How to prevent canine leishmaniasis
Canine leishmaniasis or leishmania is a parastatic and endemic disease, that is, it occurs in localized areas of the Mediterranean, South America, West Africa, North Africa and Asia, mainly. The transmitting parasite of the disease is a diptera of a family of sandflies, whose size does not exceed three millimeters, and is characterized by going unnoticed. Accustomed to living in rural areas or parks, with significant levels of humidity. There is no definitive cure for the disease, only a treatment for life. So, prevention is the most recommended. If you want to know how to prevent canine leishmaniasis and keep your dog healthy, keep reading this article.
In many cases, infected dogs have no clinical symptoms because the disease can take years to develop. That is why calculating the exact percentage of infected cans is highly complicated. The most advisable thing is to take the dog to the veterinarian on a regular basis and perform specific tests once a year to detect whether or not there is the presence of canine leishmaniasis.
There are several methods of prevention to prevent our dog from contracting the disease. The first one is to try to avoid the phlebotomist bite as much as possible. For this, it is advisable to install mosquito nets, with a diameter considerably smaller than the size of the mosquito, in all windows or doors. Also, it is advisable to impregnate them with insecticides that contain permethrin or deltamethrin, substances that repel the phlebotomist and that can be found in products for domestic use.
It is important to note that, in this case, the use of essential oils will not prevent the entry of the mosquito and consequent sting. So that eliminates this possibility. The use of insecticides, either in spray or connected to electric current, has been shown to be much more effective.
Knowing that the phlebotomists transmitting the disease go out to bite during the night, it is advisable to avoid taking our dog for a walk in this time slot if we live in one of the risk areas, in order to avoid the bite. Also, if our dog's house is in the garden of our home or another outside, you should spray it, too, with insecticide.
The use of pipettes and repellent collars, although they do not prevent the sting of the mosquito to 100%, are essential to reduce the chances of our dog being infected.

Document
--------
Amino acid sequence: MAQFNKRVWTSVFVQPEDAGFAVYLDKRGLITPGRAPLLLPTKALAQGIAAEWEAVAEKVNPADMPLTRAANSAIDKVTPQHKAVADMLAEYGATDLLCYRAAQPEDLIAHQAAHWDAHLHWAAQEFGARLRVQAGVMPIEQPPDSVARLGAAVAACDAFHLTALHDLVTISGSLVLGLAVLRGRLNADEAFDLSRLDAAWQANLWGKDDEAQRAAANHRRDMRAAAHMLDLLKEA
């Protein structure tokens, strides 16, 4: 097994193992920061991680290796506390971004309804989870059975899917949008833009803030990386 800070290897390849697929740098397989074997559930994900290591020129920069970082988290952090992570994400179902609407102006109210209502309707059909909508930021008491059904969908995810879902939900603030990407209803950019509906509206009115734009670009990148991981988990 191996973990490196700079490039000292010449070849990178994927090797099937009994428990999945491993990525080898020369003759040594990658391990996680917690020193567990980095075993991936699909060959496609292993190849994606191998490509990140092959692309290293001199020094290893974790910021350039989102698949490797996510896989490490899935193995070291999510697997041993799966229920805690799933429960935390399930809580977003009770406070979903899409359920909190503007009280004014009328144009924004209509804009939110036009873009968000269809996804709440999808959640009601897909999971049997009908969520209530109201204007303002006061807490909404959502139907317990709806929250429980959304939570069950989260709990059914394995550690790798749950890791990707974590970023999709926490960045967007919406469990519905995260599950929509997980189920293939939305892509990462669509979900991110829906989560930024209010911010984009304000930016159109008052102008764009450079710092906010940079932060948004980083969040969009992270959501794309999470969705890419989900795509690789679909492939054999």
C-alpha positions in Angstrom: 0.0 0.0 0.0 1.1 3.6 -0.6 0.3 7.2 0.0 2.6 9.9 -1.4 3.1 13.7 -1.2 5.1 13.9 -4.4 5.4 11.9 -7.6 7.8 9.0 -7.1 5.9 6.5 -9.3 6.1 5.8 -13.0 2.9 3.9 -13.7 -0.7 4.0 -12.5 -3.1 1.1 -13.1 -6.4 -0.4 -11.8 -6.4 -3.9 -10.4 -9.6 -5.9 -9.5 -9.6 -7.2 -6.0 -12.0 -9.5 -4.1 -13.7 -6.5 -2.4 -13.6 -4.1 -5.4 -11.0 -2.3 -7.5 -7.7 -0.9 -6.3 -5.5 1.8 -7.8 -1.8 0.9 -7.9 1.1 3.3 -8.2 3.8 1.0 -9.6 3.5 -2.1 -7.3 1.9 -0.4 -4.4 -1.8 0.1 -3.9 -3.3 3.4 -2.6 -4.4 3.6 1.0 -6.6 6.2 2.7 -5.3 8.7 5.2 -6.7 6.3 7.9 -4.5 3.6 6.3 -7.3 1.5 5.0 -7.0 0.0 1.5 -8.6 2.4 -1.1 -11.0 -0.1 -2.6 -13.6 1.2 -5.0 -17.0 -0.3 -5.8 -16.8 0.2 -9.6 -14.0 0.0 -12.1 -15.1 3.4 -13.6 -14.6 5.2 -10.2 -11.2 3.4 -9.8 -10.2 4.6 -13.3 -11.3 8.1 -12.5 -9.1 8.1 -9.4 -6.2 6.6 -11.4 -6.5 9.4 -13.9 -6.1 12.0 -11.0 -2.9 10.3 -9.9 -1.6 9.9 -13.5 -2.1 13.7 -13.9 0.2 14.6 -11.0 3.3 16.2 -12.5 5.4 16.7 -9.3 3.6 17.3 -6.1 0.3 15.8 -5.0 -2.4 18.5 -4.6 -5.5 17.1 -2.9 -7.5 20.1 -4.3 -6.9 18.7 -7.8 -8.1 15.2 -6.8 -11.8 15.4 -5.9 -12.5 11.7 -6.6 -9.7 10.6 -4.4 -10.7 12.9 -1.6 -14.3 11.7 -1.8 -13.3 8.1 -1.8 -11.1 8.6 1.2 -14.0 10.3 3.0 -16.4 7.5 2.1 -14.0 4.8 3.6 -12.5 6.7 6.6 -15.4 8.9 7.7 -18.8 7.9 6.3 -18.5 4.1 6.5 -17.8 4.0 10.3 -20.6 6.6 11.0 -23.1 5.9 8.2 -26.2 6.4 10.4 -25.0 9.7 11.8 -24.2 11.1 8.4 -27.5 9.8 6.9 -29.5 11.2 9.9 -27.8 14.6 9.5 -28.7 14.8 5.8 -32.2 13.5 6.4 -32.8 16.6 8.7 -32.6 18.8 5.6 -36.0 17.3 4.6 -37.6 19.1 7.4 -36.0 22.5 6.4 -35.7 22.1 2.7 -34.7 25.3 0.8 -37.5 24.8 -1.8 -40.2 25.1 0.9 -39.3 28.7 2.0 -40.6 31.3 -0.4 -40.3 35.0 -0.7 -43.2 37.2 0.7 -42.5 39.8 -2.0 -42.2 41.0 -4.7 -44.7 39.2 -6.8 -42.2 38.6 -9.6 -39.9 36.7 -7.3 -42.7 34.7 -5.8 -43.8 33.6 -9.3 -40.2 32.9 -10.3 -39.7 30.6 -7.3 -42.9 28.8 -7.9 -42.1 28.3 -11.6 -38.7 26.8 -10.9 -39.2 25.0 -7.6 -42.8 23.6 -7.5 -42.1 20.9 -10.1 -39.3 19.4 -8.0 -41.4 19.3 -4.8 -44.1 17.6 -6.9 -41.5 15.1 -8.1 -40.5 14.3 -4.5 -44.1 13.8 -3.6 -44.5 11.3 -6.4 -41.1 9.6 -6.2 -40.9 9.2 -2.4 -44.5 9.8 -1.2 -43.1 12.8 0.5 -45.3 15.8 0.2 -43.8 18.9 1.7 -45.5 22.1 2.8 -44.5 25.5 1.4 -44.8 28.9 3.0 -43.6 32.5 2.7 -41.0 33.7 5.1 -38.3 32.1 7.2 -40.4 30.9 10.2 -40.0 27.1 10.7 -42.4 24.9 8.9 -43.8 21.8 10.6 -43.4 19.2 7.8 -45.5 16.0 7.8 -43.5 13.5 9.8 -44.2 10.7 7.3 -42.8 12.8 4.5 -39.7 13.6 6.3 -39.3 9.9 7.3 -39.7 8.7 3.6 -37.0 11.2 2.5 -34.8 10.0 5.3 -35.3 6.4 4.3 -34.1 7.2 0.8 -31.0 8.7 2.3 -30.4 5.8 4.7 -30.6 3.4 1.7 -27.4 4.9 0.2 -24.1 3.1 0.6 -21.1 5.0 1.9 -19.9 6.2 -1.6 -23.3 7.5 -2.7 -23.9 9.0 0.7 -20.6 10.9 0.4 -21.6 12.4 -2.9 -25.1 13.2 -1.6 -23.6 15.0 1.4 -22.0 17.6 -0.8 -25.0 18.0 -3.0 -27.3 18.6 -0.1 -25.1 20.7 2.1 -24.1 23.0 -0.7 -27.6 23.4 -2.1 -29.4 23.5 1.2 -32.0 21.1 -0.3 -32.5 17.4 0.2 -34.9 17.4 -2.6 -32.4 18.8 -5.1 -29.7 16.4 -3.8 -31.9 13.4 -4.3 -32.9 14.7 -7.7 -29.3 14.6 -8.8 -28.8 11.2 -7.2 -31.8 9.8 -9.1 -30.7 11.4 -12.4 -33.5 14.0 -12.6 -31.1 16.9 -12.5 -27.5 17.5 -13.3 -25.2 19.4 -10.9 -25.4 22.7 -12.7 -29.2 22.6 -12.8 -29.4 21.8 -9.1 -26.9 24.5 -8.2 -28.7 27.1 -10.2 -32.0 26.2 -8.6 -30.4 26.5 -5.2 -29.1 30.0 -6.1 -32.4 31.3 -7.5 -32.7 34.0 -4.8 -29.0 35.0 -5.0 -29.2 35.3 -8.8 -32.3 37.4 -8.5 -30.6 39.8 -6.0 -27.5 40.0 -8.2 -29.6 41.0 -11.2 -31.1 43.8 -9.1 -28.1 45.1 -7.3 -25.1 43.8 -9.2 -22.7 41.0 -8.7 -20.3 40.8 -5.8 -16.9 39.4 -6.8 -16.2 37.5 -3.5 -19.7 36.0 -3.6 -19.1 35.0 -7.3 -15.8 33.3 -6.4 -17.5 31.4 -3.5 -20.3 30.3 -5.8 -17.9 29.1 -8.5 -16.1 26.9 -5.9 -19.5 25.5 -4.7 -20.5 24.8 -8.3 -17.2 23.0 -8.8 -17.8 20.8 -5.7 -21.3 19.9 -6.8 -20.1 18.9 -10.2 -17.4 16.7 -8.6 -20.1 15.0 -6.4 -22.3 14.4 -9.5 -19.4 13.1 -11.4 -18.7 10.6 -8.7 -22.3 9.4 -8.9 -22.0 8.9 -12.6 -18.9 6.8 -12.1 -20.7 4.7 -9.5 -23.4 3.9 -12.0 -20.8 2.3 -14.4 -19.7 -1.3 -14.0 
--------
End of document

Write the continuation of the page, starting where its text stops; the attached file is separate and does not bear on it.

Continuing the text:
- The collars have an efficiency of 95% and accustom to last between three and four months. So, after this time, it must be changed to a new one. It is important that its components include deltamethrin or permethrin.
- As for the pipettes, they are less effective than the previous ones but they can also be a good option. After four weeks of application, the efficiency is reduced to 55%, so it is advisable to apply another pipette before reaching the fourth week.
Our dogs have an immune system that generates two types of immune responses, cellular and humoral. The humoral is responsible for eliminating all those parasites and bacteria that are outside the cells, while the cell attacks inside the cells. Leishmaniosis is one of the diseases that develop within cells, so we must reinforce the cellular response of our dog to ensure that it will generate the necessary antibodies.
Currently, there is a specific vaccine to prevent leishmania, whose function is none other than to strengthen the cellular immune response of our dog. During the first year of life of our dog, we will have to put three vaccines against canine leishmaniasis, with three weeks of margin between vaccine and vaccine. The veterinarian will determine when to apply the first one. As of the second year, the vaccine will be annual (one per year). It is important to follow the vaccination dates, if not, it will not be effective. Infected dogs can not be vaccinated.
There are several ways to prevent canine leishmaniasis but none of them is 100% effective, so you should complement them with periodic analysis by the veterinarian. In case of infection, detecting the disease in time can make the treatment ensure a better quality of life for your dog.